All around Europe governments hold migrants in detention centres, cutting them off from the rest of society. Migrants may be detained for a variety of reasons: if they arrive to an EU country without a visa, if they submit an asylum application or while they await deportation to their country of origin.
Detention centres have the look and feel of prisons. The windows and entryways are barred, migrants must follow a strict daily schedule, and the perimeters of the centre are lined with high walls or fences topped with barbed wire. Detention centres vary in size and quality. Some hold only 30 people while others as many as 200. Some centres are always clean and well maintained, while others centres are totally unsuitable for anyone to live in.
Most people who are detained feel like they are treated as criminals, even though they have not committed a crime. People often do not know when they will be released from detention, nor can they regularly communicate with family, friends and relatives. Detained persons have trouble following up on their immigration cases because they either do not get information, or they are unable to meet with a lawyer regularly enough to feel well informed.
Detention harms nearly everyone who experiences it. Research we have done shows that the vast majority of detainees suffer from physical and mental health ailments, such as chronic insomnia, loss of appetite and symptoms related to severe depression and anxiety. Relatively healthy people become vulnerable to harm in a detention centre, whether they are detained for as little as one month or as much as one year.
More often than not, it is unnecessary for governments to put people in harm's way by detaining them. Instead of putting people into detention, governments can instead allow migrants to live in the community. These are called 'alternatives to detention'. There are plenty of examples from around the world - and even in Europe -which show that alternatives to detention not only uphold the human dignity of migrants, but they are more cost effective for states.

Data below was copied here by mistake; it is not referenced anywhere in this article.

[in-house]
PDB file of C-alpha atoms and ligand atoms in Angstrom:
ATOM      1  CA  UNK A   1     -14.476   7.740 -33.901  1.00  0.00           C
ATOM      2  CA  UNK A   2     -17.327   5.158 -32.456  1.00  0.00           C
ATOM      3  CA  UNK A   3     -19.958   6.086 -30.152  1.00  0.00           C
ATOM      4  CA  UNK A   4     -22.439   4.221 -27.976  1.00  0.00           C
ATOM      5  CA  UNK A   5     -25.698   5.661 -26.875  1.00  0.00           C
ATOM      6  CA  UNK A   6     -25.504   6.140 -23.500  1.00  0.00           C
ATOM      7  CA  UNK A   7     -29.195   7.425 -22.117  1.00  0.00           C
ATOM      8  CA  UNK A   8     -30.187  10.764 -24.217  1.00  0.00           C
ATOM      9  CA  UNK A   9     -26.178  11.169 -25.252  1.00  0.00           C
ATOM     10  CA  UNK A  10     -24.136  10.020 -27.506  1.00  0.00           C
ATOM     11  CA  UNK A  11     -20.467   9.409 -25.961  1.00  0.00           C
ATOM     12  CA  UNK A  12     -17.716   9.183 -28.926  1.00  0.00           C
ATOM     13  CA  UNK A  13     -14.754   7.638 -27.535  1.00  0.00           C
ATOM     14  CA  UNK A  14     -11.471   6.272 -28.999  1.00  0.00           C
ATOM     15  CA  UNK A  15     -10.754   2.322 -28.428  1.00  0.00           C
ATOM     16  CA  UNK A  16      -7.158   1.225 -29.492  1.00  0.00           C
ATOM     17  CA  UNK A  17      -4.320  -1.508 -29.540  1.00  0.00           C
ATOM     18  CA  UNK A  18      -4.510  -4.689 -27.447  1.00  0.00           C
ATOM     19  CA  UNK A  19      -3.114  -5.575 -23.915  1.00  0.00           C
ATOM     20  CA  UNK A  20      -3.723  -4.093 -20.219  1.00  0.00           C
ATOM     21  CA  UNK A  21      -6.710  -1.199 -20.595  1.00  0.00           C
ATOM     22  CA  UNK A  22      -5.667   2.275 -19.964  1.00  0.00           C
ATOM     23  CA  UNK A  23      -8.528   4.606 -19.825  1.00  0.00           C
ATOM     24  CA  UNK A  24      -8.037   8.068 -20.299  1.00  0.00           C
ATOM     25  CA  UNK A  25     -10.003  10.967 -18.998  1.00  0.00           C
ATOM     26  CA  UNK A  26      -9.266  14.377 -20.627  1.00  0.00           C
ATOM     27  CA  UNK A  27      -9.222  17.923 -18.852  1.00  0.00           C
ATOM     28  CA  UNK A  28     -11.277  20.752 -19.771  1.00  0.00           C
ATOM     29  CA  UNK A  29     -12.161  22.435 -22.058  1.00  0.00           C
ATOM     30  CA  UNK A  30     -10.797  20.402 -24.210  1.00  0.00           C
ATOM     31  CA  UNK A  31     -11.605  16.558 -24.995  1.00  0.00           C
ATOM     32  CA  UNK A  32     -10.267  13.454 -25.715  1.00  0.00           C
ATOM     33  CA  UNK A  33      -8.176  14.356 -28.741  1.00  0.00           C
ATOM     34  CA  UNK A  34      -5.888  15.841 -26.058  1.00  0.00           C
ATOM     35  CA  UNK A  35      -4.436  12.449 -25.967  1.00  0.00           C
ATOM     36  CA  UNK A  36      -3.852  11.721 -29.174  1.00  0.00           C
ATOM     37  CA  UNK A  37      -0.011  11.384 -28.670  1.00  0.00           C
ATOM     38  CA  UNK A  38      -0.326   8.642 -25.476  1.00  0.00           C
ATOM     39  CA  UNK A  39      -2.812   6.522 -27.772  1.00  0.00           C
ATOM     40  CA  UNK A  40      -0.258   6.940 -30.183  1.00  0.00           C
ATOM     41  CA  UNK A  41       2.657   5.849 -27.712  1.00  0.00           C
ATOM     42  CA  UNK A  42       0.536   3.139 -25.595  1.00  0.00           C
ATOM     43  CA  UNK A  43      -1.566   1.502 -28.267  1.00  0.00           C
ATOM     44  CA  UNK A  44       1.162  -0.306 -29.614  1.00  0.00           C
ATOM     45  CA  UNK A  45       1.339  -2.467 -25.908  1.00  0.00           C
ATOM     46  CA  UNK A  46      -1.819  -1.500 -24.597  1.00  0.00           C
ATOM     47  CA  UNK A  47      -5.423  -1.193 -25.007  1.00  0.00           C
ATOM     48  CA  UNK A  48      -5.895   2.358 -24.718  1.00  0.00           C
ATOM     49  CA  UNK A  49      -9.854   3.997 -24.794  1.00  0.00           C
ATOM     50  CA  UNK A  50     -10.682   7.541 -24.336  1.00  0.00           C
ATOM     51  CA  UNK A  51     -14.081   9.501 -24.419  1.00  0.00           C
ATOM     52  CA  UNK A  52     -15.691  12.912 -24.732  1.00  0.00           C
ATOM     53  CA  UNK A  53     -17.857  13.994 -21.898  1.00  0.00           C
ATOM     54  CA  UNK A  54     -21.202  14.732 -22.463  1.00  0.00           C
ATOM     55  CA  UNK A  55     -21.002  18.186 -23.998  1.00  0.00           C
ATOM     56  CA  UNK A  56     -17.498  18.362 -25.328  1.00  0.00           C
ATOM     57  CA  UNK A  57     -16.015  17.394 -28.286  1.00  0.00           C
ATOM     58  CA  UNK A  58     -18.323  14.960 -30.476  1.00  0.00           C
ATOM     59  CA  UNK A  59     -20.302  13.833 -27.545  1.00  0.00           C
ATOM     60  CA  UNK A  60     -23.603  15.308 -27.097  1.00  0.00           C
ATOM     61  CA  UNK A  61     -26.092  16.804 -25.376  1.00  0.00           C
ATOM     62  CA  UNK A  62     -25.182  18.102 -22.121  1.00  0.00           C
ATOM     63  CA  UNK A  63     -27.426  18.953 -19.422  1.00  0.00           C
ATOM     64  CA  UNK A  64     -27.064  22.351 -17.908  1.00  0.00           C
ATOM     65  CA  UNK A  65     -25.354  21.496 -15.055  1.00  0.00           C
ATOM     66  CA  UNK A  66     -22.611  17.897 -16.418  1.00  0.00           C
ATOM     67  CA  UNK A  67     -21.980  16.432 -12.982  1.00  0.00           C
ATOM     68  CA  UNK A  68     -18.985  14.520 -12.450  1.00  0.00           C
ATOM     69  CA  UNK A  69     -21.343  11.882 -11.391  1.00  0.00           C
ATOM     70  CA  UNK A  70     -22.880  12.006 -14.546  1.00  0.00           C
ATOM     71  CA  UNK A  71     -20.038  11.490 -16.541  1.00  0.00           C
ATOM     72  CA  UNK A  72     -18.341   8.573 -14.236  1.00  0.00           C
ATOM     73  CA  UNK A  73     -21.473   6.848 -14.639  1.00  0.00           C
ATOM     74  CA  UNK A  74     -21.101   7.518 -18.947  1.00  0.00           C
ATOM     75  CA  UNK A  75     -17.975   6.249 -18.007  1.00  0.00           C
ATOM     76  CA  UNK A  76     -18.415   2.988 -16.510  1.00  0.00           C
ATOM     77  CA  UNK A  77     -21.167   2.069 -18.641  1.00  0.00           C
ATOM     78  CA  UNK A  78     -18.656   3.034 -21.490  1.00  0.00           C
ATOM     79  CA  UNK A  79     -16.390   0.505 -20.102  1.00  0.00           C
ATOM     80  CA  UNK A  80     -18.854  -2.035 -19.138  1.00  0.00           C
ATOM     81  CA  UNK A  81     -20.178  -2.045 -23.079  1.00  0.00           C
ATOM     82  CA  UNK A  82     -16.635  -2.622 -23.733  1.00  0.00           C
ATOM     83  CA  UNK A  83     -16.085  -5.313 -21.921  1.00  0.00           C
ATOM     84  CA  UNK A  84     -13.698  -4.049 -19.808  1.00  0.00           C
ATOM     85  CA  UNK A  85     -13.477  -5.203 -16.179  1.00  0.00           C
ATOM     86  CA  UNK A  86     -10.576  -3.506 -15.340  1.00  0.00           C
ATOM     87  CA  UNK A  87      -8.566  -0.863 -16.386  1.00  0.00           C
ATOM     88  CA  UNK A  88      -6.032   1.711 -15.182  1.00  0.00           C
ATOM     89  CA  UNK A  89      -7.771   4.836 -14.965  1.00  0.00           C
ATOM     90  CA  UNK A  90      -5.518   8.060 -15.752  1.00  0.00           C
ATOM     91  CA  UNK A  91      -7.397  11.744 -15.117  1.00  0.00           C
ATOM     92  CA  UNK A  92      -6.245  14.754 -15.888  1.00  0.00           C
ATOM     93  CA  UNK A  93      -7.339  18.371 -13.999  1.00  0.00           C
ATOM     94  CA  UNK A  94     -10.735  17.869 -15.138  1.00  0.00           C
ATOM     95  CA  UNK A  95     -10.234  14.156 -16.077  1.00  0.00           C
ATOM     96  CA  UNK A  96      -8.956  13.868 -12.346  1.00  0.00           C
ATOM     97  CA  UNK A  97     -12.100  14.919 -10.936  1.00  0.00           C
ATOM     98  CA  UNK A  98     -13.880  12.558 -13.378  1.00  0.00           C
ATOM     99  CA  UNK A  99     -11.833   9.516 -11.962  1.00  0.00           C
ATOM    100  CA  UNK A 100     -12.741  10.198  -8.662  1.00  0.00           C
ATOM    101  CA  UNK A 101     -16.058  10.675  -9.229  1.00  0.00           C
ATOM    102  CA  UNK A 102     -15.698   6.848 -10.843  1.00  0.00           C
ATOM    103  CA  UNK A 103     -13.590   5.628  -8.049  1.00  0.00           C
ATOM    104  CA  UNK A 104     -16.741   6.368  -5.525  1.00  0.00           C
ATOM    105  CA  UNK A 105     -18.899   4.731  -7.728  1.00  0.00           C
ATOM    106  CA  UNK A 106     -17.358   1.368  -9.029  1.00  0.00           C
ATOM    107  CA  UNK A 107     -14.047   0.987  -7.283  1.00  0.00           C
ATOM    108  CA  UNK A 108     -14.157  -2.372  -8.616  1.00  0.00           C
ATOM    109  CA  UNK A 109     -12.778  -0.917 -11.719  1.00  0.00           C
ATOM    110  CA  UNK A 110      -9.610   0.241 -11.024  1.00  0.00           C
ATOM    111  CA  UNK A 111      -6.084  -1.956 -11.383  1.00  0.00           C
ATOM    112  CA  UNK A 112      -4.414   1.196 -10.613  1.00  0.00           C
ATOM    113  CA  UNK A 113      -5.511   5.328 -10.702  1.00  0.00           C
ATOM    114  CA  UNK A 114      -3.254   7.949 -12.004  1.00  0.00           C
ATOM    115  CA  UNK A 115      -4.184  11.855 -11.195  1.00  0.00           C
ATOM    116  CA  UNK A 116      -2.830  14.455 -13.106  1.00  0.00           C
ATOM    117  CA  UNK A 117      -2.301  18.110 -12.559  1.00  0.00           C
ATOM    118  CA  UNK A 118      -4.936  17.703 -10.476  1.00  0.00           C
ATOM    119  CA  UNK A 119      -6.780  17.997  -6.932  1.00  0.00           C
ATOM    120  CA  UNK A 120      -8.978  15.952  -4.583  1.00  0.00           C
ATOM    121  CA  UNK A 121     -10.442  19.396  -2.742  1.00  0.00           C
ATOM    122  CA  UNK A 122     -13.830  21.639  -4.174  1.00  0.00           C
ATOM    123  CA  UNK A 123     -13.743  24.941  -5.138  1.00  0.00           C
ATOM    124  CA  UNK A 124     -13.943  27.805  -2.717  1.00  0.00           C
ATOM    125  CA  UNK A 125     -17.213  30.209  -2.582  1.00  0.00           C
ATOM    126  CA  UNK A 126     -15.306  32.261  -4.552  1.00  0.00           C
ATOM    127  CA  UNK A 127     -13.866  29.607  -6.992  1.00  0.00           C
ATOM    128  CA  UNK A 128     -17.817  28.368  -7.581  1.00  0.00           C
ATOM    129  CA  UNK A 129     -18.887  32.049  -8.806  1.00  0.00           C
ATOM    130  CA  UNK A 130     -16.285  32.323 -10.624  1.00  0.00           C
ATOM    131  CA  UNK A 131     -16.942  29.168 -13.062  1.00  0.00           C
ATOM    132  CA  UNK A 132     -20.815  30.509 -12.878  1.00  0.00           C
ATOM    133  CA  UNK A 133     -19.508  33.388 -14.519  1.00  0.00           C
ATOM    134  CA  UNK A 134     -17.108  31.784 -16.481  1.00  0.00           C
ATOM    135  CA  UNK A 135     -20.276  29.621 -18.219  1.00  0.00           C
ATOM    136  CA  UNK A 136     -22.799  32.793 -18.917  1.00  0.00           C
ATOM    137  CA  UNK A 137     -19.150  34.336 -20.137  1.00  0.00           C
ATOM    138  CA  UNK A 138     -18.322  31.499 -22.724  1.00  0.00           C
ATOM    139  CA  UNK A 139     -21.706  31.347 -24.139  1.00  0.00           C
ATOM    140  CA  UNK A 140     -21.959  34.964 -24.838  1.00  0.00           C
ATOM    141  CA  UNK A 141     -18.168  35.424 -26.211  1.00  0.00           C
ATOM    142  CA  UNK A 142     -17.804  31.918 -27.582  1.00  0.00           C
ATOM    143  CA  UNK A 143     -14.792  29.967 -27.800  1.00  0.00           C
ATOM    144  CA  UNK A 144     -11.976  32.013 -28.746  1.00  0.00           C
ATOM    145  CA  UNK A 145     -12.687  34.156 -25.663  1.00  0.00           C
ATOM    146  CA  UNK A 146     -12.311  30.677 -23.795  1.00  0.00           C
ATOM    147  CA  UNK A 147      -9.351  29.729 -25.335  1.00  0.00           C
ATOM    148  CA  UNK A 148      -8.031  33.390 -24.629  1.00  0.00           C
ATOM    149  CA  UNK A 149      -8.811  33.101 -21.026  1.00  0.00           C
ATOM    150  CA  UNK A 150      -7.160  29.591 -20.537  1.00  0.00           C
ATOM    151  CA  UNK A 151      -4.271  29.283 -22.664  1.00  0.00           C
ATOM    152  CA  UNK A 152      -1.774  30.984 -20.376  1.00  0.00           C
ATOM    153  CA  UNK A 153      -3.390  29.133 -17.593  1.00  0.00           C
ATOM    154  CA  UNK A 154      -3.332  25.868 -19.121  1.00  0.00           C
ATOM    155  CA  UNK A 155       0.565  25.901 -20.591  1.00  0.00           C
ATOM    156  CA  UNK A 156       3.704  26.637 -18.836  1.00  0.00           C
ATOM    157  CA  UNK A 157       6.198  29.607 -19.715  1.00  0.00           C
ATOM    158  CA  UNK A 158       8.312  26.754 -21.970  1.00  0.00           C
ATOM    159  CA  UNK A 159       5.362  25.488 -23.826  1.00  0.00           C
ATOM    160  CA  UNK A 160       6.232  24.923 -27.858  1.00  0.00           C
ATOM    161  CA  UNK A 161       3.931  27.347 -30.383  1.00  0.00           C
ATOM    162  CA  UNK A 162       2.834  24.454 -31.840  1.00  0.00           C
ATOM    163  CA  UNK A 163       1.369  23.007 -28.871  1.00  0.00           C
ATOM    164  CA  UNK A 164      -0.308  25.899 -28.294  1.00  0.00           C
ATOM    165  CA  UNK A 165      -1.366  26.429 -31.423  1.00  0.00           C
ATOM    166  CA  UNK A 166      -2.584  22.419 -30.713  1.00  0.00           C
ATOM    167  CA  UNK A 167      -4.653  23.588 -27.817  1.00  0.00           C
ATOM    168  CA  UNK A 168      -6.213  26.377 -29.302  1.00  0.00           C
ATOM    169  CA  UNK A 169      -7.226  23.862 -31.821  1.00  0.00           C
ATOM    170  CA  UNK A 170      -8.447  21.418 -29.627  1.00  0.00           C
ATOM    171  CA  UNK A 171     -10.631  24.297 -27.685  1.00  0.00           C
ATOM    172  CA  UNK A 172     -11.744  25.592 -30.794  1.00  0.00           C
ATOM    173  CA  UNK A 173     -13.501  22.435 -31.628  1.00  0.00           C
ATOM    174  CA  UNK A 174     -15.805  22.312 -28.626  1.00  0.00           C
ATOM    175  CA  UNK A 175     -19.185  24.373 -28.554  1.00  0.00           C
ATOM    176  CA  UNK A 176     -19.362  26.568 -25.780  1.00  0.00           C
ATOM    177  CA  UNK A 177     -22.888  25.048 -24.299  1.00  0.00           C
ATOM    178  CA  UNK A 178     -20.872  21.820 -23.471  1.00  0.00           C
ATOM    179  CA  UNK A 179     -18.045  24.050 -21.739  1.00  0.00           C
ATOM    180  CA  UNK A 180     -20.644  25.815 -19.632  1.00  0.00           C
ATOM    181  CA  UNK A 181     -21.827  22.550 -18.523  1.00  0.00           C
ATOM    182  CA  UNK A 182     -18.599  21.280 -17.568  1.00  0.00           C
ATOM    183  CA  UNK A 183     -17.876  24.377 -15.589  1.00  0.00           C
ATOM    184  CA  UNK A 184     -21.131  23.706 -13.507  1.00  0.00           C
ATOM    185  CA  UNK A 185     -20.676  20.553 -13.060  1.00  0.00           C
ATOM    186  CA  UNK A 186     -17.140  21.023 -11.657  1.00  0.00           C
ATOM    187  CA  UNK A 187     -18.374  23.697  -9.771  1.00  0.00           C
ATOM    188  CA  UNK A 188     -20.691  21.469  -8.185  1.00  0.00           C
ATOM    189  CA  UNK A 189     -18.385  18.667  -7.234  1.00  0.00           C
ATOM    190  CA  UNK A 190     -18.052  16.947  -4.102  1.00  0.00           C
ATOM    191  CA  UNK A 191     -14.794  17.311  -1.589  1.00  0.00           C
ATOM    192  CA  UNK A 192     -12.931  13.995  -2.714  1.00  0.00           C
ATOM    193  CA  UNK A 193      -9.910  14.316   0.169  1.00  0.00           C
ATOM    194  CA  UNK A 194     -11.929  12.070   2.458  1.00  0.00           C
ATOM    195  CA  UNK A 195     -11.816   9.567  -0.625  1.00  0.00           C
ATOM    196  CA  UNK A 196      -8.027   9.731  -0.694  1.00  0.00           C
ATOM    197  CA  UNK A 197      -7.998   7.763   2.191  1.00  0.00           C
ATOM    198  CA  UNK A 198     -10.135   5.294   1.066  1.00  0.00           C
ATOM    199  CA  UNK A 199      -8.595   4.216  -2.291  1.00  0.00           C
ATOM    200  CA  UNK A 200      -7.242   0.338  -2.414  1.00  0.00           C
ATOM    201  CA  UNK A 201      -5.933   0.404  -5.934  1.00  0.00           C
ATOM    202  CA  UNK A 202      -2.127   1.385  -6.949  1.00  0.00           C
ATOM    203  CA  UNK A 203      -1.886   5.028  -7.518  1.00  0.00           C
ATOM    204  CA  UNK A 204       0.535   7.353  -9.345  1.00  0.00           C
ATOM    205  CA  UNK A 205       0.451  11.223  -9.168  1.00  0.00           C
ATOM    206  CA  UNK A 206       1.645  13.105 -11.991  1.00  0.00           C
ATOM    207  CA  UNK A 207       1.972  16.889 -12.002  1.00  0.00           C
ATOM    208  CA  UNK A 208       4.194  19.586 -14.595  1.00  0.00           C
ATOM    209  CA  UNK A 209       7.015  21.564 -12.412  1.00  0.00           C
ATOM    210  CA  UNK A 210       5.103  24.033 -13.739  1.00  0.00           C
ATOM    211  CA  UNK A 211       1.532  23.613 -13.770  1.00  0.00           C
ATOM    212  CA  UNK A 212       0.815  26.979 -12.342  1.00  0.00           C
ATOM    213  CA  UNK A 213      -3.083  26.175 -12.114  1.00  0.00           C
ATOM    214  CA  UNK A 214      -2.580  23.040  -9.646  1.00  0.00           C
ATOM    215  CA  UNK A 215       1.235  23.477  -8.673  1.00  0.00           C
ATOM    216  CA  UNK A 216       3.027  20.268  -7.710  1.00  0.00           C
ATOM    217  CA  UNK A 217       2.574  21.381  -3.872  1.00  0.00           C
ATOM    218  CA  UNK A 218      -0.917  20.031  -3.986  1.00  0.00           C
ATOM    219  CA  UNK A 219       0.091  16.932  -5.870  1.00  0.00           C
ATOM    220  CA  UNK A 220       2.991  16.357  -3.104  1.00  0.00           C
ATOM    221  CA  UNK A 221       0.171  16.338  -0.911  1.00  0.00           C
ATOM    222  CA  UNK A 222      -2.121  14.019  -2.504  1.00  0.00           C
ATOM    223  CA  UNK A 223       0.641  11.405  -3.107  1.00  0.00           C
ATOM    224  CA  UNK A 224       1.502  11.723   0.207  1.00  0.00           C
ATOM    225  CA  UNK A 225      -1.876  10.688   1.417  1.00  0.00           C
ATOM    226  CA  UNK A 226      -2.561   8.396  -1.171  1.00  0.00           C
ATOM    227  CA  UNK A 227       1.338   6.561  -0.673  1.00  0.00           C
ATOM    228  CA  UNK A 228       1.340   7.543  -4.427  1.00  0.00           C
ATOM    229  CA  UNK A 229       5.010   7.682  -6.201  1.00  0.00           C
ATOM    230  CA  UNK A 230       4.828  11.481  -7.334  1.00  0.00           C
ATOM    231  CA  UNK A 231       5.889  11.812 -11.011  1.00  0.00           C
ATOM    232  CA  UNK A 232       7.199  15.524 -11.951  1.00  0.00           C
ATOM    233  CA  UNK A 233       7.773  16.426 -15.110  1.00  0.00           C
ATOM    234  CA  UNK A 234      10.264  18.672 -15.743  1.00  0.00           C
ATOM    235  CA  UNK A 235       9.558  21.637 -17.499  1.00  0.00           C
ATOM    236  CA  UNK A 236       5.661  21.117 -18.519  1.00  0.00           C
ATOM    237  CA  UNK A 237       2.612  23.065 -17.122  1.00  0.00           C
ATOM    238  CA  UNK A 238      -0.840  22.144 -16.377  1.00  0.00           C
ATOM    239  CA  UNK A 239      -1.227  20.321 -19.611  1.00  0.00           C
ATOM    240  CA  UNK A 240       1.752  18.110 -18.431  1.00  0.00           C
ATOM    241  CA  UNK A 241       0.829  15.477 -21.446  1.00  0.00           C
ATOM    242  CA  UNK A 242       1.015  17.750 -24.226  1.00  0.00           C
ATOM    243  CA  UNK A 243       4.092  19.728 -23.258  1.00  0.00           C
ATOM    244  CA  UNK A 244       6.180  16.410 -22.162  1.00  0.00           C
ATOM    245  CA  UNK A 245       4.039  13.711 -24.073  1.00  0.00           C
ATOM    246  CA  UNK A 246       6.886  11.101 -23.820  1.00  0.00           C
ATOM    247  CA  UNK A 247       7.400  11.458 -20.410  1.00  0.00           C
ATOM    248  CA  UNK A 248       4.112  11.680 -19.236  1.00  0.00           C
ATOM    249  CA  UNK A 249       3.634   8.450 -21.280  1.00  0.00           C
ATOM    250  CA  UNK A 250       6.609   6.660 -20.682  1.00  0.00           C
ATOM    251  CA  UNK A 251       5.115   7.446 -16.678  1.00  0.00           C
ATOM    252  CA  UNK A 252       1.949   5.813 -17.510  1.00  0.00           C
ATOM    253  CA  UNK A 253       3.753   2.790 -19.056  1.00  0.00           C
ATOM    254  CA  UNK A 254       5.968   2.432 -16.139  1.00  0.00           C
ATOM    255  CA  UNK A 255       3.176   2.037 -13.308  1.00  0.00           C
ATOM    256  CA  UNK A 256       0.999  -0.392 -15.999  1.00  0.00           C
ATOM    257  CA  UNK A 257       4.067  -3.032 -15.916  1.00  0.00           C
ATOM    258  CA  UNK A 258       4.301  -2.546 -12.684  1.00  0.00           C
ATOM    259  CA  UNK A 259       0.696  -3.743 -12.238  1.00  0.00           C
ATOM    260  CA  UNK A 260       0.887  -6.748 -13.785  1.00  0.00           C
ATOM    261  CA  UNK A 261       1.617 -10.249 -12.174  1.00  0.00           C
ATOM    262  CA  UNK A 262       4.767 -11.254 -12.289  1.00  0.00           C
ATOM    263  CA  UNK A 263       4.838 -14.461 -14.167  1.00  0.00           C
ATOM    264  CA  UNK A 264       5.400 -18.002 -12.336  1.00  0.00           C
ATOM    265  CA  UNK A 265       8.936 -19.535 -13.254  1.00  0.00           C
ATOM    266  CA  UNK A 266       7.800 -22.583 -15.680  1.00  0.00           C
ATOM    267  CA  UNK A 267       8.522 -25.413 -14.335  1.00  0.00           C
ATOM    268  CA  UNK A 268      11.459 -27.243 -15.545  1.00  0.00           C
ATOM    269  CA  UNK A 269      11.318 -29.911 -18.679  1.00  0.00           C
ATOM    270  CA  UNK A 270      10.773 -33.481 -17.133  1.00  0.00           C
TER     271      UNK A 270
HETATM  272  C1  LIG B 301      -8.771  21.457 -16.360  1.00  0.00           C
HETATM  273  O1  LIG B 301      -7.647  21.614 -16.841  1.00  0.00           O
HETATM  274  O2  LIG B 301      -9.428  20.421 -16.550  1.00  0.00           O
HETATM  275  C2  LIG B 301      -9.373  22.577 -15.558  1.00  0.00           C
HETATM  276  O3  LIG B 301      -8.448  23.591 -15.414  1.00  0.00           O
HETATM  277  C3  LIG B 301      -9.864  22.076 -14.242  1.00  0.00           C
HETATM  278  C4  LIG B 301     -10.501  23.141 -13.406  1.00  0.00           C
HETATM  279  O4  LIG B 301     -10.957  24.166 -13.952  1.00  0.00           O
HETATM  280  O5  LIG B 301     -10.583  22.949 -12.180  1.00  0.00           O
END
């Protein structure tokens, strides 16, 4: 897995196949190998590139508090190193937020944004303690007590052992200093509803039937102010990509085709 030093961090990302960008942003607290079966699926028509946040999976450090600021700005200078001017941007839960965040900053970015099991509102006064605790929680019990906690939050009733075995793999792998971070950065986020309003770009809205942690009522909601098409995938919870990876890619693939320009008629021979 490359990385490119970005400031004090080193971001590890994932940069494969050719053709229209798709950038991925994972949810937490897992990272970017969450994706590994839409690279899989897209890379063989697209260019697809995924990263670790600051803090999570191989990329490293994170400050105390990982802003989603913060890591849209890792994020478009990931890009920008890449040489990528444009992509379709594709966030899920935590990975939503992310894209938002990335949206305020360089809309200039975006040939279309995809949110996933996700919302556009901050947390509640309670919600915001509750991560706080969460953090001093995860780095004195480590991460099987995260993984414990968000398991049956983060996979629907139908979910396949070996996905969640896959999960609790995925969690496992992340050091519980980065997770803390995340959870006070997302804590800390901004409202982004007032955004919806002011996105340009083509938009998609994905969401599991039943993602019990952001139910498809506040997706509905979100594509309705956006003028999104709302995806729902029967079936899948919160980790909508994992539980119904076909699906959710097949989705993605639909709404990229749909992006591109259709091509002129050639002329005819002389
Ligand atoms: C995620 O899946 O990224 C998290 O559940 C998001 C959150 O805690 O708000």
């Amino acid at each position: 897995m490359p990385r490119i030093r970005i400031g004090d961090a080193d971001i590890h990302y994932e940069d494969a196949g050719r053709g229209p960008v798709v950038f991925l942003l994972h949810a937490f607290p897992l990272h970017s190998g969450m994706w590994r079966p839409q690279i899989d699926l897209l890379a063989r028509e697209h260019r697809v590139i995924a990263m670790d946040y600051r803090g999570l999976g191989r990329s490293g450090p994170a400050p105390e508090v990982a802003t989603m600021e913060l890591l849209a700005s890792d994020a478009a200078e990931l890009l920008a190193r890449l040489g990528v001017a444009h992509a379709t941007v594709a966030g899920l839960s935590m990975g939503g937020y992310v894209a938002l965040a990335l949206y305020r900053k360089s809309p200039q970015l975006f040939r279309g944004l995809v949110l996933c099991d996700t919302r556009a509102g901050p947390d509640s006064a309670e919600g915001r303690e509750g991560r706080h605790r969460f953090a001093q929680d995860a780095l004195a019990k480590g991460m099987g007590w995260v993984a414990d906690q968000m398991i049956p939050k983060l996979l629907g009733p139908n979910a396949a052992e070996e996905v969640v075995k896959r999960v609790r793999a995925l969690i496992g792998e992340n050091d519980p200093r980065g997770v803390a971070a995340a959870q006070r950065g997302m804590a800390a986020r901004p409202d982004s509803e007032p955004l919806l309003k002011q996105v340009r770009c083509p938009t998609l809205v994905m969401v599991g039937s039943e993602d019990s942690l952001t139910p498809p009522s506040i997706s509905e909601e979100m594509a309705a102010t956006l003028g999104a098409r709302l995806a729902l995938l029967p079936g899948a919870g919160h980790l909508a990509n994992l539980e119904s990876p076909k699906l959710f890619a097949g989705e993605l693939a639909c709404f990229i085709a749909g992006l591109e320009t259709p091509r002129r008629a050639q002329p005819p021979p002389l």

- EU Policy
- Alternatives to detention
From Deprivation to Liberty (2011)
The negative effect of upon migrants has been well-documented by researchers and NGOs, as well as by policymakers and politicians. The financial cost of detention, together with the severe damage it inflicts on migrants, begs a fundamental question: are there not more cost-effective and humane ways for states to manage migration flows into their territories? In this report, JRS Europe analyses alternatives to detention and their affect on migrants by interviewing migrants themselves. It finds that community-based alternatives to detention is far more humane than putting migrants into detention centres, especially when such programmes offer comprehensive support. And in addition to the improved human impact, alternatives prove to be much less expensive than detention.
Becoming Vulnerable in Detention (2010)
Detention negatively affects nearly everyone who experiences it. People who enter a detention centre in a relatively healthy state find that after just a few weeks their physical and mental health begins to deteriorate. This study, based on interviews with 685 asylum seekers and irregular migrants detained in 21 countries, analyses the impact of detention on the individual. It shows that detainees suffer from high levels of isolation from the outside world, as well as severe symptoms of depression and anxiety. A lack of information and language barriers exacerbate these conditions. Without question, being held in a detention centre makes someone more vulnerable to harm.